Implementing ongoing professional development (PD) and training opportunities keeps educators up to date on CTE program objectives, industry knowledge, and strategies to effectively teach today’s students. Professional development can also prevent burnout in teachers as they are provided experiences and strategies to innovate and sharpen their teaching methods.
Effective professional development can take any number of forms, from daylong technology training sessions to continuing education opportunities. Ultimately, supporting your teachers with relevant and varied professional development demonstrates your commitment to their success in the classroom.
4. Build Partnerships within the Community
The hands-on, clear connections to real-world careers are one of the biggest draws of CTE for students.
Connecting and building partnerships with local community and businesses offers immense value to today’s CTE programs by serving as a direct line to experts and the industry world. From these partnerships can come a multitude of opportunities for students, including field trips, internships, job shadowing, or part-time employment.
Building partnerships within the local community can also offer opportunities to bring experts into the classroom. Forging relationships with industries in your district’s community is the best way to create these opportunities.
Reach out to different companies and express your interest in creating partnerships between their professionals and your students. Start small by proposing brief site visits or in-class speakers and work up to more robust ongoing opportunities to maximize the resources in your local community.
5. Evaluate Your Program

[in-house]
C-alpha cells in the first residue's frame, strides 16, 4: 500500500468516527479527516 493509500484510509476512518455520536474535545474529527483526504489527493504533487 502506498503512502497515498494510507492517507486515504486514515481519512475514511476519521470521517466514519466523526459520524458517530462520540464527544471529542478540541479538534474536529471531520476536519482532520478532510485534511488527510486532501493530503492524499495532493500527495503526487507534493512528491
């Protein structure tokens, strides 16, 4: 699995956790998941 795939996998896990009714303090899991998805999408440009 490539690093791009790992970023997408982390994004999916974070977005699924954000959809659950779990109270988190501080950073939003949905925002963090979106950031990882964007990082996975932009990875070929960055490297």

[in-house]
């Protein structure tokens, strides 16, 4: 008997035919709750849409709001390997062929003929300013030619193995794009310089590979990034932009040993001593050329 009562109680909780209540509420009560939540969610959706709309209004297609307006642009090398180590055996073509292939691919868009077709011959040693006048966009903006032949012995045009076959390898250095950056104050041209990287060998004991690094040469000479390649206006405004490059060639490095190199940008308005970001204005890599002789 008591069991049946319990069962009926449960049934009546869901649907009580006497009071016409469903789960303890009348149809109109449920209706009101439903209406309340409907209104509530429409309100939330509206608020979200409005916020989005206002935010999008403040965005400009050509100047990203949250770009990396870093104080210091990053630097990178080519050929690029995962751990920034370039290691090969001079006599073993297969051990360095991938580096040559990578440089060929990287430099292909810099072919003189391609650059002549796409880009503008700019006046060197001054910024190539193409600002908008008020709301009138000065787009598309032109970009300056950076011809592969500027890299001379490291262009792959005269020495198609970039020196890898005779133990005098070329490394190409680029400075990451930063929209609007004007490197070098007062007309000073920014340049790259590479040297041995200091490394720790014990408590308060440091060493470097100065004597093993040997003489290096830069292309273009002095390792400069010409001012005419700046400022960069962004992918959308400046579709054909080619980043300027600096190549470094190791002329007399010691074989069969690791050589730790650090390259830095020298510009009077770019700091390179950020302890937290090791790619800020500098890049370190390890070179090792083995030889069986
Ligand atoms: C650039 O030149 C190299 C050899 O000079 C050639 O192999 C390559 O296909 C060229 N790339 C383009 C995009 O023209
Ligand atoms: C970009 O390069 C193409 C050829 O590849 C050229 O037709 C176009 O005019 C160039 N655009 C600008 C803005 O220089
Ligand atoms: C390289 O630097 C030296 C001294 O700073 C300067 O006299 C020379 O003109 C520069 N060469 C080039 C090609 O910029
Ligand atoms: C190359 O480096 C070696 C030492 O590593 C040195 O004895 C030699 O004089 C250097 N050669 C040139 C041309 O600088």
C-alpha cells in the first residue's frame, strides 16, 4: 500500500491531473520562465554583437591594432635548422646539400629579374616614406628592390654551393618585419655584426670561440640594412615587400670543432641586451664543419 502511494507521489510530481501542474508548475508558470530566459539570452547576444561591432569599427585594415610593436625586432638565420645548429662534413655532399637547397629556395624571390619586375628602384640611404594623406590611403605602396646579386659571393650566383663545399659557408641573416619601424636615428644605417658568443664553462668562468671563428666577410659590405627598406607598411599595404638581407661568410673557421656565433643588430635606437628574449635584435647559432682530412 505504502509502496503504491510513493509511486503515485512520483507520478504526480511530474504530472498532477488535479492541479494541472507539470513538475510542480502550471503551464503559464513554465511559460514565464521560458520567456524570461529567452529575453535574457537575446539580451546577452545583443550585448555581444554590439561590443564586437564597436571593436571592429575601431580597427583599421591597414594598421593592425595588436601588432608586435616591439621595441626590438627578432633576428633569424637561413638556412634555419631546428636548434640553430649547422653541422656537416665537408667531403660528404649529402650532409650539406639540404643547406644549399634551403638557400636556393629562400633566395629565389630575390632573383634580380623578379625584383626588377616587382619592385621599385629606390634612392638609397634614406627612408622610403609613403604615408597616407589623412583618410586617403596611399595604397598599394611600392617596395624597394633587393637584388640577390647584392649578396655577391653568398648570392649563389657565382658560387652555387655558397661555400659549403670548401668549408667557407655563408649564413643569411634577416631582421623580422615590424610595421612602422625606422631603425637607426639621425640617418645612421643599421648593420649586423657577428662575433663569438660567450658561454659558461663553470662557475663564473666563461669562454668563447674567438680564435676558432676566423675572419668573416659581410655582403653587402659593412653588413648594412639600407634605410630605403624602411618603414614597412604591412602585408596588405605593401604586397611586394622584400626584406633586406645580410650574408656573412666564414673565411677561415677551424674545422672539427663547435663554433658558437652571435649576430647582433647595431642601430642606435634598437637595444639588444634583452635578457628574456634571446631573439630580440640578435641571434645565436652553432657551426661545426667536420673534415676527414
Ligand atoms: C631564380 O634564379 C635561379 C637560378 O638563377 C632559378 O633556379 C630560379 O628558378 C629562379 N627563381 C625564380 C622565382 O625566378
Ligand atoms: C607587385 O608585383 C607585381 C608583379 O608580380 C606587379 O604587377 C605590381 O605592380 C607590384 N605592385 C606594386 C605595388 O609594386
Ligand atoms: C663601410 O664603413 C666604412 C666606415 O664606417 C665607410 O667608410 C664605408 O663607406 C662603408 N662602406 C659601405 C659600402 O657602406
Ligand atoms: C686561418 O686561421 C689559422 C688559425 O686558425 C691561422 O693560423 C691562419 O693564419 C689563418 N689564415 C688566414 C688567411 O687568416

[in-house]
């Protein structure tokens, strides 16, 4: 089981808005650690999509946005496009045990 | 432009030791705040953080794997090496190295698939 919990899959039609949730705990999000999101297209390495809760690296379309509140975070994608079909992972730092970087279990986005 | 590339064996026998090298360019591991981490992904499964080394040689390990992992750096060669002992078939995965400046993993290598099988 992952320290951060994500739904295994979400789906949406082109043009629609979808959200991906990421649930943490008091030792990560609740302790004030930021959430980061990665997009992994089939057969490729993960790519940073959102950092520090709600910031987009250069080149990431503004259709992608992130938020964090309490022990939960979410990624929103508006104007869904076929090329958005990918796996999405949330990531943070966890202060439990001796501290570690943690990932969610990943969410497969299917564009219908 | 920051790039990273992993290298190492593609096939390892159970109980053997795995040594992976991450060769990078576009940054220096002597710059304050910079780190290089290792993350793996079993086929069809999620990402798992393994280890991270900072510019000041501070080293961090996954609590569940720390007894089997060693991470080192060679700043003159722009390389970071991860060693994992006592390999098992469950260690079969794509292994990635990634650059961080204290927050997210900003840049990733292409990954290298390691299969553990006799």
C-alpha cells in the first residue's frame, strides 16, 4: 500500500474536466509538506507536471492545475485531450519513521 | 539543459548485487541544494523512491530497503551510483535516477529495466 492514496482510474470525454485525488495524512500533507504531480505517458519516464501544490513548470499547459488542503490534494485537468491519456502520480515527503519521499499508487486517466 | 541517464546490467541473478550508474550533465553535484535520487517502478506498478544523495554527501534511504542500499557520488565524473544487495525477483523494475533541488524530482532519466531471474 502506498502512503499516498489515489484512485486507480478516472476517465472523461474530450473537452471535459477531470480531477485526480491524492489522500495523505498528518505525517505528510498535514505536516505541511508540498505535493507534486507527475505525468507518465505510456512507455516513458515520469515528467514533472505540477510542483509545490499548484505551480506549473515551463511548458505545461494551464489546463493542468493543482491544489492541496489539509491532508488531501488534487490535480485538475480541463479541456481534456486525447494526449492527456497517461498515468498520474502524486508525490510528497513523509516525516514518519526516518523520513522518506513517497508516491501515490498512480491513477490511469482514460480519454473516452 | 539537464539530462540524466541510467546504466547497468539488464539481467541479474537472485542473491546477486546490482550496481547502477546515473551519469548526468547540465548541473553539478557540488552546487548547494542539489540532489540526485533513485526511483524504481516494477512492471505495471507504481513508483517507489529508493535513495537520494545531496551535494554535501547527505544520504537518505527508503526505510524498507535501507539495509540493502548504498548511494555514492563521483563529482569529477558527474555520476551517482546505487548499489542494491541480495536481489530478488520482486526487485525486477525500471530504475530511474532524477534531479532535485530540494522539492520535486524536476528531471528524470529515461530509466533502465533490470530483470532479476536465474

Implementing a CTE program isn’t a one-time undertaking. It’s a long-term commitment to a model that will inevitably grow and evolve as the career world changes.
Achieving a successful and sustainable CTE program is all about iteration and scalability.
From the beginning, think about how you will gather feedback from involved parties—staff, students, parents, and industry partners. Collecting feedback and data on the effectiveness of a program offers immense value to today’s CTE programs by giving updates on the state of the program and how it’s impacting students.
Consider the available data from student test scores, online programs, and formative classroom assessments. Reflect on how you can put the data to use to determine if your CTE program is meeting its objectives. Based on this information, CTE programs are able to make more informed decisions, including changes in course offerings, assessments, projects and other program components on a yearly basis.
Finally, think about additional ways you can support your teachers and students through career and technical student organizations (CTSOs), expanded program offerings, and investments in equipment and technology. Evaluating and making continual adjustments and improvements to your CTE program will lead to long-term success and sustainability.
Build a Successful and Sustainable CTE Program
CTE offers today’s students unmatched opportunities for personal and career success. The challenge is monitoring and re-evaluating today’s CTE programs to keep up with changing industry needs and ensuring impactful learning experiences for students.
As administrators aim to build more sustainable CTE programs, the key to success lies within planning for and monitoring the CTE program and the students it serves.
In this article, we've considered five steps you can take toward creating and maintaining a successful CTE program. But there are many more ways to help your teachers and students thrive.